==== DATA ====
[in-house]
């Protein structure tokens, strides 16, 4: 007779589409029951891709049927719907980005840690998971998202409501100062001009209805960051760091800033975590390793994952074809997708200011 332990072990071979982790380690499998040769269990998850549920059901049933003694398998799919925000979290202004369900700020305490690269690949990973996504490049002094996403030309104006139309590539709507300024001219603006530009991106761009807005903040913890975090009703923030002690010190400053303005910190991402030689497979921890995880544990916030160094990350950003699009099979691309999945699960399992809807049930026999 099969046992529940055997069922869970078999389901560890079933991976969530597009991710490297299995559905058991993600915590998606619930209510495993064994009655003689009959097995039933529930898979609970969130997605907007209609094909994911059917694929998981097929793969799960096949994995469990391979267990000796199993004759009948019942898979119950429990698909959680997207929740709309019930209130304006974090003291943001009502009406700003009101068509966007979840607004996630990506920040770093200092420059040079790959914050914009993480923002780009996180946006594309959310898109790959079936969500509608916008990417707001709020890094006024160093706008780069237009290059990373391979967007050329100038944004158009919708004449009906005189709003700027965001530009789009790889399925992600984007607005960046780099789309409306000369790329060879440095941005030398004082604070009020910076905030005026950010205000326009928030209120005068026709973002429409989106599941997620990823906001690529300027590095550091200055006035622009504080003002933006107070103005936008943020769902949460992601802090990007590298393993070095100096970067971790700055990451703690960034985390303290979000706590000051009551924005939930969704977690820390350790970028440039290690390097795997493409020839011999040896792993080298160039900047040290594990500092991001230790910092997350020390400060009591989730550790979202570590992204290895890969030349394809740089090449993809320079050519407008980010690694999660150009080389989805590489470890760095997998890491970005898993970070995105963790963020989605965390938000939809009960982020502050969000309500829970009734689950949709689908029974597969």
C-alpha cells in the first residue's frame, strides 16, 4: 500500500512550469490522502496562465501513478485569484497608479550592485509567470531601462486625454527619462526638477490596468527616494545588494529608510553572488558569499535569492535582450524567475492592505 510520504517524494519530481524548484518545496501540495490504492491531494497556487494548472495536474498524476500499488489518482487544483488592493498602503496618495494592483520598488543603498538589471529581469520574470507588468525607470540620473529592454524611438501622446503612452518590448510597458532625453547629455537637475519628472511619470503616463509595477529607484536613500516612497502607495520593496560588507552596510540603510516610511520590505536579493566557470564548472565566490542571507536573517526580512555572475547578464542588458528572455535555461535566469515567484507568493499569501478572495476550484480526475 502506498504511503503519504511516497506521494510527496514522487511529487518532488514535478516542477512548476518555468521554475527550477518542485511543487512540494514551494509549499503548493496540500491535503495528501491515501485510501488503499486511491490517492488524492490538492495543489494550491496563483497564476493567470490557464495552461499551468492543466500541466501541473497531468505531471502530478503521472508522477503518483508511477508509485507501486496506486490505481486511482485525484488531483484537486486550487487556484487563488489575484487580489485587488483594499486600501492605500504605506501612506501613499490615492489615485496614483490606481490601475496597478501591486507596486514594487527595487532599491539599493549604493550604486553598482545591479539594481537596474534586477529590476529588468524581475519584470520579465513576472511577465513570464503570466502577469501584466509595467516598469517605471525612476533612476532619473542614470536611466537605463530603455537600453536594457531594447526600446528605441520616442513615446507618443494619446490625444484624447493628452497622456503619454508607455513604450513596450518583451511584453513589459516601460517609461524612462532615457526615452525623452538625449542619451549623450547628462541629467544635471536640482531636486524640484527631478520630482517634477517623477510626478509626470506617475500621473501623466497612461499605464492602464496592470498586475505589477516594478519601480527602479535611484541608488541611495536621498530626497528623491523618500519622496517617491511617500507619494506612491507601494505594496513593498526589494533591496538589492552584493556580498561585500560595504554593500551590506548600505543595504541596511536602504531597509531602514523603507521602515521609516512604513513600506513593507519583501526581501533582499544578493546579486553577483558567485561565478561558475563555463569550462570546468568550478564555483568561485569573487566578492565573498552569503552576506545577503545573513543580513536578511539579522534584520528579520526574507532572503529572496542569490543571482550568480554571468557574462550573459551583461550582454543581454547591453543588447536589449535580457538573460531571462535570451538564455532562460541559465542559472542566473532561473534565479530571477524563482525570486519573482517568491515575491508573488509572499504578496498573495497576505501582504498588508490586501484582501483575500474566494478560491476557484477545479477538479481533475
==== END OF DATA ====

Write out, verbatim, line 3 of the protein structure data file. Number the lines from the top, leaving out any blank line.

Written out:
C-alpha cells in the first residue's frame, strides 16, 4: 500500500512550469490522502496562465501513478485569484497608479550592485509567470531601462486625454527619462526638477490596468527616494545588494529608510553572488558569499535569492535582450524567475492592505 510520504517524494519530481524548484518545496501540495490504492491531494497556487494548472495536474498524476500499488489518482487544483488592493498602503496618495494592483520598488543603498538589471529581469520574470507588468525607470540620473529592454524611438501622446503612452518590448510597458532625453547629455537637475519628472511619470503616463509595477529607484536613500516612497502607495520593496560588507552596510540603510516610511520590505536579493566557470564548472565566490542571507536573517526580512555572475547578464542588458528572455535555461535566469515567484507568493499569501478572495476550484480526475 502506498504511503503519504511516497506521494510527496514522487511529487518532488514535478516542477512548476518555468521554475527550477518542485511543487512540494514551494509549499503548493496540500491535503495528501491515501485510501488503499486511491490517492488524492490538492495543489494550491496563483497564476493567470490557464495552461499551468492543466500541466501541473497531468505531471502530478503521472508522477503518483508511477508509485507501486496506486490505481486511482485525484488531483484537486486550487487556484487563488489575484487580489485587488483594499486600501492605500504605506501612506501613499490615492489615485496614483490606481490601475496597478501591486507596486514594487527595487532599491539599493549604493550604486553598482545591479539594481537596474534586477529590476529588468524581475519584470520579465513576472511577465513570464503570466502577469501584466509595467516598469517605471525612476533612476532619473542614470536611466537605463530603455537600453536594457531594447526600446528605441520616442513615446507618443494619446490625444484624447493628452497622456503619454508607455513604450513596450518583451511584453513589459516601460517609461524612462532615457526615452525623452538625449542619451549623450547628462541629467544635471536640482531636486524640484527631478520630482517634477517623477510626478509626470506617475500621473501623466497612461499605464492602464496592470498586475505589477516594478519601480527602479535611484541608488541611495536621498530626497528623491523618500519622496517617491511617500507619494506612491507601494505594496513593498526589494533591496538589492552584493556580498561585500560595504554593500551590506548600505543595504541596511536602504531597509531602514523603507521602515521609516512604513513600506513593507519583501526581501533582499544578493546579486553577483558567485561565478561558475563555463569550462570546468568550478564555483568561485569573487566578492565573498552569503552576506545577503545573513543580513536578511539579522534584520528579520526574507532572503529572496542569490543571482550568480554571468557574462550573459551583461550582454543581454547591453543588447536589449535580457538573460531571462535570451538564455532562460541559465542559472542566473532561473534565479530571477524563482525570486519573482517568491515575491508573488509572499504578496498573495497576505501582504498588508490586501484582501483575500474566494478560491476557484477545479477538479481533475